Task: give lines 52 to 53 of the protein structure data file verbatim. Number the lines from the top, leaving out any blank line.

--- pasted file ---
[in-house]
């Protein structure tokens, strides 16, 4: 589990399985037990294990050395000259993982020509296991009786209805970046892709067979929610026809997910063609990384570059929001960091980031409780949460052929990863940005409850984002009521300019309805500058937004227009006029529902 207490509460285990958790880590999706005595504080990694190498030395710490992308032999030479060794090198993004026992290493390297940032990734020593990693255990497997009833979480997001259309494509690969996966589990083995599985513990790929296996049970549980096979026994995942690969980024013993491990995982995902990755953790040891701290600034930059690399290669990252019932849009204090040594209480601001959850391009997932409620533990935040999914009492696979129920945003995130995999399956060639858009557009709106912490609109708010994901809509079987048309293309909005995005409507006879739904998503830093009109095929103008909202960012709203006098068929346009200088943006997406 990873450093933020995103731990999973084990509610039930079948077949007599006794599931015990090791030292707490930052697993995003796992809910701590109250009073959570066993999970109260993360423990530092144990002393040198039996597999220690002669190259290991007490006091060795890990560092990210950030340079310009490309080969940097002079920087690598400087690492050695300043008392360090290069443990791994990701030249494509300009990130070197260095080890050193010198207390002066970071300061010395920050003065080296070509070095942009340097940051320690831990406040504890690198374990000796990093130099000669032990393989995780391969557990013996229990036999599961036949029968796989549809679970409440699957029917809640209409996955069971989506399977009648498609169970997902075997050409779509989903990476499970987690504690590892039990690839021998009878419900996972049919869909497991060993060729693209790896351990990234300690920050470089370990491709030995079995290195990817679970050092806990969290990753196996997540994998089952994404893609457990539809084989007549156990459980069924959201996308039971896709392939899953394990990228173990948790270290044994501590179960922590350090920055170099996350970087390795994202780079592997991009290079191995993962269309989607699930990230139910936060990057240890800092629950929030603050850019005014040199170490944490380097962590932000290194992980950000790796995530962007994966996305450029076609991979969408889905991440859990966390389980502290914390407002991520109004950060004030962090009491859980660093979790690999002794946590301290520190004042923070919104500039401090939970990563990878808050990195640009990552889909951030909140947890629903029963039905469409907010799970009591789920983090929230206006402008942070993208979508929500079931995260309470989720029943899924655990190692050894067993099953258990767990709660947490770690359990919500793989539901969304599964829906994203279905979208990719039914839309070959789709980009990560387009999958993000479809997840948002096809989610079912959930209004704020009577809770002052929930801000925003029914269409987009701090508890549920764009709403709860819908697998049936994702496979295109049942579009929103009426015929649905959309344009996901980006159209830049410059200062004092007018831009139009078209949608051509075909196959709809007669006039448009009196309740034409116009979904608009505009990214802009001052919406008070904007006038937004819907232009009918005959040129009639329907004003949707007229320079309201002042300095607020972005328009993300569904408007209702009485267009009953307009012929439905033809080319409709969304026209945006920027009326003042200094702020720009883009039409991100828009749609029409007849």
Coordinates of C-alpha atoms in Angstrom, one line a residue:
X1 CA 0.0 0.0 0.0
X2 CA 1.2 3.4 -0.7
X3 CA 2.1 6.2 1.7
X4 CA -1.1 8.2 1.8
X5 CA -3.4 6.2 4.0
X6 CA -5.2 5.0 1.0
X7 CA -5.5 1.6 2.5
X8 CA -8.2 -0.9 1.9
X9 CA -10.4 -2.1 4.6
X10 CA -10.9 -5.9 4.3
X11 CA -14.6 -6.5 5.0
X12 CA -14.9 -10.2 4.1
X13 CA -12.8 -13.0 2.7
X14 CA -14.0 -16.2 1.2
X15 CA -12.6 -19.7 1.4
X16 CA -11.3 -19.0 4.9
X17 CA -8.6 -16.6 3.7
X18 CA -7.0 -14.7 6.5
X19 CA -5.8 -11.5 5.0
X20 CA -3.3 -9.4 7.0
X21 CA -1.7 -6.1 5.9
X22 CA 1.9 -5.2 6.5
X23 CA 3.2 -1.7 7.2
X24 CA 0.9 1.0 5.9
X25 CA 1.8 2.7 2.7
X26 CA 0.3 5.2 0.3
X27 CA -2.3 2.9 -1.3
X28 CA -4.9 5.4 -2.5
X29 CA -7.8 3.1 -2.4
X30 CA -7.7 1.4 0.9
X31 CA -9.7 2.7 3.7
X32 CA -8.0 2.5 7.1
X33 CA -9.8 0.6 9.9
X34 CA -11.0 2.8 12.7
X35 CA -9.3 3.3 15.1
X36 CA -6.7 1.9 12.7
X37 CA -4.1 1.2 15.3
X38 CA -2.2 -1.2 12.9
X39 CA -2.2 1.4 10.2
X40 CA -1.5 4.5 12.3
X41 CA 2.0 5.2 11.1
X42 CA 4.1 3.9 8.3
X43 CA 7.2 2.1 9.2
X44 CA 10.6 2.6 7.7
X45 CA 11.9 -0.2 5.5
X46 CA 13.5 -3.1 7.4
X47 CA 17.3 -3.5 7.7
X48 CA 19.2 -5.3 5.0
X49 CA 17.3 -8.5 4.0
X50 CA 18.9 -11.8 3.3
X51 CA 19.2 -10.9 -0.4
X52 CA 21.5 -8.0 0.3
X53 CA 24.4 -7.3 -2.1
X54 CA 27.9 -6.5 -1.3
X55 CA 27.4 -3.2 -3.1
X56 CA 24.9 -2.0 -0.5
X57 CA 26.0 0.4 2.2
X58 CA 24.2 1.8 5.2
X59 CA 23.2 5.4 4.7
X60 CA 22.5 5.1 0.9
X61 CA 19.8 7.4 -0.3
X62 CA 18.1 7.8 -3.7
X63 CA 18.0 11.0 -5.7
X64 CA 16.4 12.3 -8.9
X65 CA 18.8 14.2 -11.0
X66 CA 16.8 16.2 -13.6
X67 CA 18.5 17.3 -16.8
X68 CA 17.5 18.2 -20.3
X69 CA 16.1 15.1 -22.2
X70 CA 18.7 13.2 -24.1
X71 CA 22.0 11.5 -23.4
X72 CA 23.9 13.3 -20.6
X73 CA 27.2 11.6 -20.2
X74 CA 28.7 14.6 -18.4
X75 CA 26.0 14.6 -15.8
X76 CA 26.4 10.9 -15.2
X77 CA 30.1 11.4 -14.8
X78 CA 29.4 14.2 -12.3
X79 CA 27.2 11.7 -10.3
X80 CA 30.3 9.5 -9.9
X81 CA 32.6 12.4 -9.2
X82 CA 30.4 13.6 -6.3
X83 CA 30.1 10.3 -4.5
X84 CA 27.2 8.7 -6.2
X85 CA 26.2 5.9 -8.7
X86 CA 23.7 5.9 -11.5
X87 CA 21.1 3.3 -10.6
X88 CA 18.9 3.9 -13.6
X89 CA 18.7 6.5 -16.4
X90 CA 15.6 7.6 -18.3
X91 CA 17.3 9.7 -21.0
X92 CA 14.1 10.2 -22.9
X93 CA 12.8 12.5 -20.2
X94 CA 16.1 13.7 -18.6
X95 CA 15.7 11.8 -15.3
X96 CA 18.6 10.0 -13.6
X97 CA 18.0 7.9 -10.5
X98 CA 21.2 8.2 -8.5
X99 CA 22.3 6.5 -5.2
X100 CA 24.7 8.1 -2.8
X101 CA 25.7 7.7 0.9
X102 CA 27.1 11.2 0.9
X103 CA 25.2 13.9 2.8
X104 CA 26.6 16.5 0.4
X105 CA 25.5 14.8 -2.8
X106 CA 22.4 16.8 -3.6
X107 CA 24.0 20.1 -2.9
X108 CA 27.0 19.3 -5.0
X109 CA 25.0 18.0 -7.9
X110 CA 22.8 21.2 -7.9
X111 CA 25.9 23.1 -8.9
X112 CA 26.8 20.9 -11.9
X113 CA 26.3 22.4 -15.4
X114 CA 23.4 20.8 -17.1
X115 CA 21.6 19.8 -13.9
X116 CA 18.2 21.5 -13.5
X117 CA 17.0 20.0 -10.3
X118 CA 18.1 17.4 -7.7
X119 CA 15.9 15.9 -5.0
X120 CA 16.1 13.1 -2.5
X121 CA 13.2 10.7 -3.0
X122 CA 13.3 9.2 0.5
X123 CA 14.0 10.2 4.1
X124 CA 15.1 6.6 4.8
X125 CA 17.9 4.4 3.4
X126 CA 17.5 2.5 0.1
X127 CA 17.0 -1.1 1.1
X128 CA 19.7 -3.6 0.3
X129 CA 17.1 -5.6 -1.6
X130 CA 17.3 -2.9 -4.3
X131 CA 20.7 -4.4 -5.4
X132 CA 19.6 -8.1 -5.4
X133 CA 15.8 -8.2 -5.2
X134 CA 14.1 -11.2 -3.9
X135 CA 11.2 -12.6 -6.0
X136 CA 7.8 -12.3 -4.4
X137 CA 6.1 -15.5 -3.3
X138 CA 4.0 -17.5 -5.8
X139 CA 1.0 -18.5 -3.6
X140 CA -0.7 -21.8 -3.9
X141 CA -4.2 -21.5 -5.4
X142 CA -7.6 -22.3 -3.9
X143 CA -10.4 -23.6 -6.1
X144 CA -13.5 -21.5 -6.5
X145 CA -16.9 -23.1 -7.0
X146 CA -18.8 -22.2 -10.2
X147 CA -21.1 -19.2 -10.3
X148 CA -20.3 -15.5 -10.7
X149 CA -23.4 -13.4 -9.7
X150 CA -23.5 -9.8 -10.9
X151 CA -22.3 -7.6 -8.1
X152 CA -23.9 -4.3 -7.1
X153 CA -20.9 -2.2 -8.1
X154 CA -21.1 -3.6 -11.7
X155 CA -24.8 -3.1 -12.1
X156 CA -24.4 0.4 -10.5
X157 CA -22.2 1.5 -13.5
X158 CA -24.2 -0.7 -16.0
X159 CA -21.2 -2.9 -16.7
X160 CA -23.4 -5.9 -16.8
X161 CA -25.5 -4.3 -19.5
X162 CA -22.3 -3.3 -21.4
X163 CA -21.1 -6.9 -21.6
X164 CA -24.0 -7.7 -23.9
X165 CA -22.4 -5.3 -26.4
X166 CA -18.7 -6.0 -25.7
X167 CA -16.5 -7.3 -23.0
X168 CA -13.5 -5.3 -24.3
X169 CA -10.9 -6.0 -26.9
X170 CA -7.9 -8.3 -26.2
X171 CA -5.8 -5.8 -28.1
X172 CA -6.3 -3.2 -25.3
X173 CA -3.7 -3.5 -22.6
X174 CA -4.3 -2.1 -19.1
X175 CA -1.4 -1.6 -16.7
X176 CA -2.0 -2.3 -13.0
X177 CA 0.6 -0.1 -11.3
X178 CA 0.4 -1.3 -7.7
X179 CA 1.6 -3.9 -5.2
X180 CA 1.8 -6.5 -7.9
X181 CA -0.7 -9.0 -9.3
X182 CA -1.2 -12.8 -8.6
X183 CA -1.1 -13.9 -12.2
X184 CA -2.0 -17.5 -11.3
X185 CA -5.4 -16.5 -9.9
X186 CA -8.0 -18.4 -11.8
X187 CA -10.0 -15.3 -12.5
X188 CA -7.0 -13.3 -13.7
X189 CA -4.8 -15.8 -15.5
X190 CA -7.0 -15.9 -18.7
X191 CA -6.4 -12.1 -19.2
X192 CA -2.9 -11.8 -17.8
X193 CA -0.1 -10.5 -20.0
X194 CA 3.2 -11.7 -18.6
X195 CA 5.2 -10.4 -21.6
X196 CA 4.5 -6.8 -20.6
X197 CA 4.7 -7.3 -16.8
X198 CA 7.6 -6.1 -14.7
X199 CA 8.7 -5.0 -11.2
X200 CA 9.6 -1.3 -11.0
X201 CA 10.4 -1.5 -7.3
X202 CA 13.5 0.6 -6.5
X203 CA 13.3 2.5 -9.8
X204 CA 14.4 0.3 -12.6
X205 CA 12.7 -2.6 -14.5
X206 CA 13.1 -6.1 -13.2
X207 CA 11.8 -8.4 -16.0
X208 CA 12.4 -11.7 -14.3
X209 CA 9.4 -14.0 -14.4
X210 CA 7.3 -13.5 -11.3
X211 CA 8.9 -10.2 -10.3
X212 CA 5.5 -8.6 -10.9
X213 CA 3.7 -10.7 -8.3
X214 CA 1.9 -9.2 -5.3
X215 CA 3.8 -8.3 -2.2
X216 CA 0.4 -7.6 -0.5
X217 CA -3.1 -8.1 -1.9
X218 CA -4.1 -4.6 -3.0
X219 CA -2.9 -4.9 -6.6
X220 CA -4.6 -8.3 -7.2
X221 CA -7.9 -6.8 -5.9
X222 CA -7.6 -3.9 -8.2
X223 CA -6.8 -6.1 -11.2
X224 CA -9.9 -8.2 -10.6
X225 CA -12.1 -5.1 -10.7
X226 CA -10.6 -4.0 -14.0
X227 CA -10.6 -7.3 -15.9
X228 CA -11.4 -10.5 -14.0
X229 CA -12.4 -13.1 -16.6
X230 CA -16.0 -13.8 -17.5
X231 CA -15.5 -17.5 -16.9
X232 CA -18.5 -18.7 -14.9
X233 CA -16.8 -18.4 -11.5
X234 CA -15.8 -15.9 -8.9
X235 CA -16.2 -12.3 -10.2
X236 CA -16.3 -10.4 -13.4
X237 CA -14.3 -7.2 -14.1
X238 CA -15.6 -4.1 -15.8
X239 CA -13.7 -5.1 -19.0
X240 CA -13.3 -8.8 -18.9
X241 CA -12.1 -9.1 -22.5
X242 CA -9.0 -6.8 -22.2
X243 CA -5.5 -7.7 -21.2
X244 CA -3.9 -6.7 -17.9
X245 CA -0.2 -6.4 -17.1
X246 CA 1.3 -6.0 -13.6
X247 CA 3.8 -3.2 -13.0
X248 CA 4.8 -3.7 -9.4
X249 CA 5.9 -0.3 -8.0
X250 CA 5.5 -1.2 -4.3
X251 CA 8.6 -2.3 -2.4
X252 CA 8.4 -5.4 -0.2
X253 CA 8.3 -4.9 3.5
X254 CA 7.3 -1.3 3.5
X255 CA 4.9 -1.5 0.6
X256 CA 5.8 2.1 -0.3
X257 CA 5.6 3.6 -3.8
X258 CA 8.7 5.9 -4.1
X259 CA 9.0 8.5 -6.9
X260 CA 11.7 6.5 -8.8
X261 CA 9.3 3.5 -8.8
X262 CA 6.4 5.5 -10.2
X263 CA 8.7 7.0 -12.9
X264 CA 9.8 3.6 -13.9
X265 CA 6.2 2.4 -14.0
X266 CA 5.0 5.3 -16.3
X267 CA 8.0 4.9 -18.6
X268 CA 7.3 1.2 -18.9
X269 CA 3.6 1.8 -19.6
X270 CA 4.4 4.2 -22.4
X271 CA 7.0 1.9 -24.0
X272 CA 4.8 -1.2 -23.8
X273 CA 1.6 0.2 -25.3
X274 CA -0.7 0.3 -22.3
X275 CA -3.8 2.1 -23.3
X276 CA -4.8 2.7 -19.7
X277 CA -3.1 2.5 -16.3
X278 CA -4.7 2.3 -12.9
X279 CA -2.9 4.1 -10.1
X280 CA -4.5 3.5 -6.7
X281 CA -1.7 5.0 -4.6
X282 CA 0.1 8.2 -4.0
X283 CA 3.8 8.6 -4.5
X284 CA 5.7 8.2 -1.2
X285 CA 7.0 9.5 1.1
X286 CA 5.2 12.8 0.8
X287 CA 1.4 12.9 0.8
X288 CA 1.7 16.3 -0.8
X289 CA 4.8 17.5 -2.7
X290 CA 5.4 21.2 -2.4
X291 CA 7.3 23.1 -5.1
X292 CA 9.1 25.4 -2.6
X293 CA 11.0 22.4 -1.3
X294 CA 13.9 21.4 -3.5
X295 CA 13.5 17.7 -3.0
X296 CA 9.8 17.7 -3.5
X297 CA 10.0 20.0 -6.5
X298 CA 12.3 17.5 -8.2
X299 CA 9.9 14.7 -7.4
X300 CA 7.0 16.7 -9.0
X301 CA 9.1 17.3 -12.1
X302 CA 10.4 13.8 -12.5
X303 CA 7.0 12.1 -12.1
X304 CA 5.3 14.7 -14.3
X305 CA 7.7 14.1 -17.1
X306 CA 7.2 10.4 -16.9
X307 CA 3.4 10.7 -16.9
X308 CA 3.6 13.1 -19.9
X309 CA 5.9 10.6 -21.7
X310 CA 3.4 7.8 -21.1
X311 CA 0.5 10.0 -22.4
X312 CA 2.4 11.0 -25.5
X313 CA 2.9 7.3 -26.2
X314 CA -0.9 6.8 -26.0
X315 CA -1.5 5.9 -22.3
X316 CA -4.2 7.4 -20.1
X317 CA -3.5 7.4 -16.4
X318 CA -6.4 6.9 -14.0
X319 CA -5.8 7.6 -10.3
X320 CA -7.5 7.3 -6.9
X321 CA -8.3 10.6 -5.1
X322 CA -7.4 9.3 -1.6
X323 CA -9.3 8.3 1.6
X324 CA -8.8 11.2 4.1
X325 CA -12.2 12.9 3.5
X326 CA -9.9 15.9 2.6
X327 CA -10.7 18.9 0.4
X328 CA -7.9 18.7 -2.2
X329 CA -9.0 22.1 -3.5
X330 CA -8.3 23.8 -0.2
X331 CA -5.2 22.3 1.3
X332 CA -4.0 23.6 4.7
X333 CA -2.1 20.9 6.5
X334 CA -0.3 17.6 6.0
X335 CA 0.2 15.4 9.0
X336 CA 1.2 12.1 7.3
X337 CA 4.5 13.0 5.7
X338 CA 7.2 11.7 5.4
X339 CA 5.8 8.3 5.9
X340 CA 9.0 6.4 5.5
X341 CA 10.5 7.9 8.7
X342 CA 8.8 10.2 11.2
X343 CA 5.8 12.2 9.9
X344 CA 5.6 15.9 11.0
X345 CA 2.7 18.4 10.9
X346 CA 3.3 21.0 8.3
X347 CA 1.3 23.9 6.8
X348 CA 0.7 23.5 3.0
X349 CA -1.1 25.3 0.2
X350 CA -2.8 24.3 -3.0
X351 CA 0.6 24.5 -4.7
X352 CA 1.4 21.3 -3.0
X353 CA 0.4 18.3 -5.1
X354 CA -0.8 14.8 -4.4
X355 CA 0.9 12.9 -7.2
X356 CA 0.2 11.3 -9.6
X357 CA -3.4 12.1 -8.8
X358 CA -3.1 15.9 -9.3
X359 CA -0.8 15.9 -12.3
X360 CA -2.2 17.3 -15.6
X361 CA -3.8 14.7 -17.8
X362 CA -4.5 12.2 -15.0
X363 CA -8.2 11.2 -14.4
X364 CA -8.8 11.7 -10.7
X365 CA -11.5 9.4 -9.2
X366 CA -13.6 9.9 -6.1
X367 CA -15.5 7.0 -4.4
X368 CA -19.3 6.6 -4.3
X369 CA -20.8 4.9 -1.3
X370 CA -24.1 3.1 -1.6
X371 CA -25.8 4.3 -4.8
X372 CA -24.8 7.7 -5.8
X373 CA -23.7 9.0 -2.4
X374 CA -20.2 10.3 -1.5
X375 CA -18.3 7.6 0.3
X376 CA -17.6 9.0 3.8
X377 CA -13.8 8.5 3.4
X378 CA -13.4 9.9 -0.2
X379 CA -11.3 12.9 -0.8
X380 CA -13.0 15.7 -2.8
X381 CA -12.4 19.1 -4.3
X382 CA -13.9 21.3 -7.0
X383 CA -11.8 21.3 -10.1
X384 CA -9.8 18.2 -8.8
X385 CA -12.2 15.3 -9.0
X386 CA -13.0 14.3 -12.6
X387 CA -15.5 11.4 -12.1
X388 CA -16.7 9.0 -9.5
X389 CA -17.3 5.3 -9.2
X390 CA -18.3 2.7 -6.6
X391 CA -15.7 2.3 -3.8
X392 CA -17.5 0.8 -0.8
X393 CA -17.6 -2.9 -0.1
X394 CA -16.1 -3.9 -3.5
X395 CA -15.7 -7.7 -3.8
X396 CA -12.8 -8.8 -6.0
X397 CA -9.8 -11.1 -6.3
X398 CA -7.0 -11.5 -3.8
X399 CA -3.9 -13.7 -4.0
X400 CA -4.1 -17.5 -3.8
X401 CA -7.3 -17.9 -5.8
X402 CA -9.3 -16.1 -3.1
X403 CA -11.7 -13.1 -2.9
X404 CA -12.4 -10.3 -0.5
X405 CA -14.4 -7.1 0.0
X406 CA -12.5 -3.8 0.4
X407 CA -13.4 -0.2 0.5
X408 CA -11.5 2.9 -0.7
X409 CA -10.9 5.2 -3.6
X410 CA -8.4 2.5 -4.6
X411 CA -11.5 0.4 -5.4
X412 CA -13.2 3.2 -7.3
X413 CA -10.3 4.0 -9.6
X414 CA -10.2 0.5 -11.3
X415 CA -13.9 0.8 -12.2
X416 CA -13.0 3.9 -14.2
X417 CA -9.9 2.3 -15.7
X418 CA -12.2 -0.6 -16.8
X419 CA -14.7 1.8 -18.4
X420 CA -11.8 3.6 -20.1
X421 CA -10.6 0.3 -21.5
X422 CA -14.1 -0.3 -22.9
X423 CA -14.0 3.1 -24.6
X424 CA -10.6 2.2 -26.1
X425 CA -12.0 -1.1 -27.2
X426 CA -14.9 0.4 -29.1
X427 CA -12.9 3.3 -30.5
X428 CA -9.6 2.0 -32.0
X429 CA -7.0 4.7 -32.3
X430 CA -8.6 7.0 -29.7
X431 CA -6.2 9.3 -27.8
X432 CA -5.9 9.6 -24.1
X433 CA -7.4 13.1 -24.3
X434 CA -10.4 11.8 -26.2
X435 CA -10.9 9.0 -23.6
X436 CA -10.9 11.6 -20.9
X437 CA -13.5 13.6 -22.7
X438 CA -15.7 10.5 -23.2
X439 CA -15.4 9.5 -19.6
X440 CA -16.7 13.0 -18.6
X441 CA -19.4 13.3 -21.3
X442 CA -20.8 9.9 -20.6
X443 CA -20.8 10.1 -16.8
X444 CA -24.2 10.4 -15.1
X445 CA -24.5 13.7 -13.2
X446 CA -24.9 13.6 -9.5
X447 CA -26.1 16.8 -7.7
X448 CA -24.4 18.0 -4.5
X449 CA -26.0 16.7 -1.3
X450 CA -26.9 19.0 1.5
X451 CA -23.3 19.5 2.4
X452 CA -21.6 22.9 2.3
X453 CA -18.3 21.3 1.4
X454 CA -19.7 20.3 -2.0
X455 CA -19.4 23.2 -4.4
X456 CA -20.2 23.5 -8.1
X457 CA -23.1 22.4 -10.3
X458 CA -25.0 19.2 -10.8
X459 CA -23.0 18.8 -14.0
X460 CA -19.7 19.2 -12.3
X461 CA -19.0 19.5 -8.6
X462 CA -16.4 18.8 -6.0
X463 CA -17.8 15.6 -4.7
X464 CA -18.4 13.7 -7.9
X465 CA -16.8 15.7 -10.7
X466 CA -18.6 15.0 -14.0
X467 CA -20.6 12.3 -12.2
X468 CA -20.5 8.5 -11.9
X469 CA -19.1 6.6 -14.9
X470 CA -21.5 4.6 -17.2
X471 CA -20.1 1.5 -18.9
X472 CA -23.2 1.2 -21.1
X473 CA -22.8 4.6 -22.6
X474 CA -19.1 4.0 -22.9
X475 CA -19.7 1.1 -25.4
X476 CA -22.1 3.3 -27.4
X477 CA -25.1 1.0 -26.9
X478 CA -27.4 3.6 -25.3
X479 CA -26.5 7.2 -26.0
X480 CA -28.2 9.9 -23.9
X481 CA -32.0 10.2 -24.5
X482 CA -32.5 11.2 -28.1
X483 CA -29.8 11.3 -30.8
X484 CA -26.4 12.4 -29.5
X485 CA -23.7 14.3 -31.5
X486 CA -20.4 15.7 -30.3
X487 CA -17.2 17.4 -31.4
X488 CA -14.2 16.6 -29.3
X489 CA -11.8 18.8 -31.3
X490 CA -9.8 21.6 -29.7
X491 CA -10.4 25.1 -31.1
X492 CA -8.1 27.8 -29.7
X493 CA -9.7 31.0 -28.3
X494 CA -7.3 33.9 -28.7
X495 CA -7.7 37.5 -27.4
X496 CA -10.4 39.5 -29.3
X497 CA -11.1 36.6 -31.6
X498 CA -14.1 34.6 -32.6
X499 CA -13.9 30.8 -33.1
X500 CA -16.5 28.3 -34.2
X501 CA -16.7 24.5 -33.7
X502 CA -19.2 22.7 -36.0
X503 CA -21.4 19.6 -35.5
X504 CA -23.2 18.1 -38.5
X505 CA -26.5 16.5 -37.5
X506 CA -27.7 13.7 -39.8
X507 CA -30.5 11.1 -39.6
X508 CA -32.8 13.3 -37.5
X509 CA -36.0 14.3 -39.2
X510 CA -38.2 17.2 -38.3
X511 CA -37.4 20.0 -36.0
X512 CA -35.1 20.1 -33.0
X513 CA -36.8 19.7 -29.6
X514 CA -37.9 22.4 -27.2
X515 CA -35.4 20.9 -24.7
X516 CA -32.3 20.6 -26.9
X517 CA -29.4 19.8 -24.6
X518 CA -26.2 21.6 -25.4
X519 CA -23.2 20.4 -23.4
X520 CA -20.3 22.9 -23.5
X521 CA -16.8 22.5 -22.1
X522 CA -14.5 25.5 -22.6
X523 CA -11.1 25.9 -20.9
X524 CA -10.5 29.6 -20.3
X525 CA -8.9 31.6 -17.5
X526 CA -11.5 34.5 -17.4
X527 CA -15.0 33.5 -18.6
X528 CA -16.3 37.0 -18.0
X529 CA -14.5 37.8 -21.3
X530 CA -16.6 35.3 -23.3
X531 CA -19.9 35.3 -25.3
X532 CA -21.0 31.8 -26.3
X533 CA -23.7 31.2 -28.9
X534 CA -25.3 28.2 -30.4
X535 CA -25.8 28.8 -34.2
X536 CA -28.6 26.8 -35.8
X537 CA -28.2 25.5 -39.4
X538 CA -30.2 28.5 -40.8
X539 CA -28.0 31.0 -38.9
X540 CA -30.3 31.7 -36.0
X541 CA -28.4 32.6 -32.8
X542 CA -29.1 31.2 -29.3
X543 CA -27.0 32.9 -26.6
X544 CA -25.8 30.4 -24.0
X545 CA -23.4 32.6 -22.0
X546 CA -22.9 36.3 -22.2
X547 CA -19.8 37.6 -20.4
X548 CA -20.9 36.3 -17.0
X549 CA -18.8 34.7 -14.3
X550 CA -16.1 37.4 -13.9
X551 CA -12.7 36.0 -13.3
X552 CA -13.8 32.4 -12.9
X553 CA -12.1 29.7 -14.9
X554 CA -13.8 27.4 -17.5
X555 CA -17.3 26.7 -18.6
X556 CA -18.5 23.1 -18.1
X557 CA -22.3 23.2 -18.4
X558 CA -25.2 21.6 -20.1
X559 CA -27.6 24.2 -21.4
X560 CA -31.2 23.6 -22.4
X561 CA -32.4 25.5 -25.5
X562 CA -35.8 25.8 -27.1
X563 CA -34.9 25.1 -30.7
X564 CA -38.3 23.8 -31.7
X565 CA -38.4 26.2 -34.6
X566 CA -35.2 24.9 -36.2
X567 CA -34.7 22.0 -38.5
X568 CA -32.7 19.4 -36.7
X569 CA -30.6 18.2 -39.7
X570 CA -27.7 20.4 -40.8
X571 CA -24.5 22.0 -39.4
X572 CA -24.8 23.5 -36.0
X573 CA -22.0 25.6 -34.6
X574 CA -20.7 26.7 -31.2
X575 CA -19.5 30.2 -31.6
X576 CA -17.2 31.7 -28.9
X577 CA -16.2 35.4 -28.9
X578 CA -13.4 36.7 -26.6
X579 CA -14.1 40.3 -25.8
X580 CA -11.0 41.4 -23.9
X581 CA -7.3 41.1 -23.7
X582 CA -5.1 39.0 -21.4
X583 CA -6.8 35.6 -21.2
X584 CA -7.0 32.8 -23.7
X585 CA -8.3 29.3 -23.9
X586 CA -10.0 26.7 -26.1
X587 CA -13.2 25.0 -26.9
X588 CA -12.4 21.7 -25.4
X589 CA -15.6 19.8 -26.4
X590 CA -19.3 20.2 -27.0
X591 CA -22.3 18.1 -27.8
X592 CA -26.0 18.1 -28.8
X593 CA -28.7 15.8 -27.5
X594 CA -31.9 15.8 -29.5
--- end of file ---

X49 CA 17.3 -8.5 4.0
X50 CA 18.9 -11.8 3.3